life and that was why he was being protective.
She couldn’t make out anything they said.  She couldn’t make out when anyone was saying
anymore as there were at least a dozen people talking and she got snippets here
and there but for the most part it was just one continuous drone.

She sunk forward, focusing instead on the pleasant sound of
the bubbles in her drink.  Where the
bubbles formed revealed tiny imperfections in the glass, which the bubbles
would be stuck to until they grew large enough to float away.  She imagined them being like little squeaky
voiced balloon people who spent their short existence just trying to get big
enough to make it into heaven.  Which
made it seem sad in a way, as when they escaped they in one sense ceased to
exist.  But then they became part of the
greater atmosphere, so…

Jennifer must have been considering the cosmology of the
bubble people for some time as she suddenly felt her shoulder pushed and looked
around to see Sayuri peering concernedly at her.  “You okay?” She asked.  “Looks like you zoned out.”

That was accurate, but Jennifer realised her behaviour must
have seemed strange and inappropriate.
Her cheeks flushed as she shifted upright on her stool.  “Sorry,” she said.

“Don’t worry about it,” Sayuri patiently said.  Jennifer would worry about it.  Telling her not to worry about it only made
her worry more.  But she appreciated the
kindness.  “We should get out of here
anyway.  What the hell is Kay…”

Kaya chose that moment to appear again, her face, far more
cheerful than when she’d left, thrusting between Jen and Sayuri as she put an
arm around each of them.  “Alright my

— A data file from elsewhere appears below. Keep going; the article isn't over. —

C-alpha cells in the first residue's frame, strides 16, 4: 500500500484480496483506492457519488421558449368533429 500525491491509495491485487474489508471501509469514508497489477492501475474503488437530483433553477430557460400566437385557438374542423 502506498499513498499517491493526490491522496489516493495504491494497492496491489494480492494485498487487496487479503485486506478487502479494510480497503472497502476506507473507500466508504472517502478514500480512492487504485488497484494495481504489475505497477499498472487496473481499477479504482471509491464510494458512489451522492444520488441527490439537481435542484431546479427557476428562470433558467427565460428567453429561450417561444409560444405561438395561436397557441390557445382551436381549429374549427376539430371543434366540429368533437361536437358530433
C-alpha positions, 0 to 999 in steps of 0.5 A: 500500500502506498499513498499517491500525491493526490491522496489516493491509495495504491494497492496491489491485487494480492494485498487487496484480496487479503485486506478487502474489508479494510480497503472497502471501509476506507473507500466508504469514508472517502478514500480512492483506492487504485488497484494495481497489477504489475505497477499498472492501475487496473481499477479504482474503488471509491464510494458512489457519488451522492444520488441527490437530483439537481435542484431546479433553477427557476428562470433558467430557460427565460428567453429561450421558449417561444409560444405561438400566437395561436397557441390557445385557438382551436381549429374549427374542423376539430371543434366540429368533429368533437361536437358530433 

bobby-dazzlers, you ready to go?”

“Where have you been?” Sayuri quizzed.

“Told you.
Bathroom.  Now hurry and finish up
and let’s go.”

Jennifer squinted, not understanding the sudden change in
her mood.  “Don’t you want anything?”

“Nah.  We’ll get something
from a store.  Drink up.” Kaya was very
eager and insistent, and the others just found themselves being dragged along
in her wake, downing their drinks and heading with her to the door.  “Don’t run though,” Kaya suddenly
cautioned.  “It’ll make us look guilty.”

Jennifer and Sayuri both stared, asking at about the same
time, “guilty of what?!”

Jen looked back over her shoulder.  Mei Lin had just gone into one of the
restrooms – the one she’d noticed the two employees arguing about.  Seconds later there was a faint splash and
then an angered, tortured scream.  Mei
Lin came running out, water dripping from her hair and flowing through all the
channels around her muscles.  Stan Greif
came out of his office, leaning on the balcony railing to see what the
commotion was.  And then he saw the three
women walking away.

“Cade!” He roared, muscles straining all around his face and

“Okay,” Kaya said as she inhaled.  “Now run.”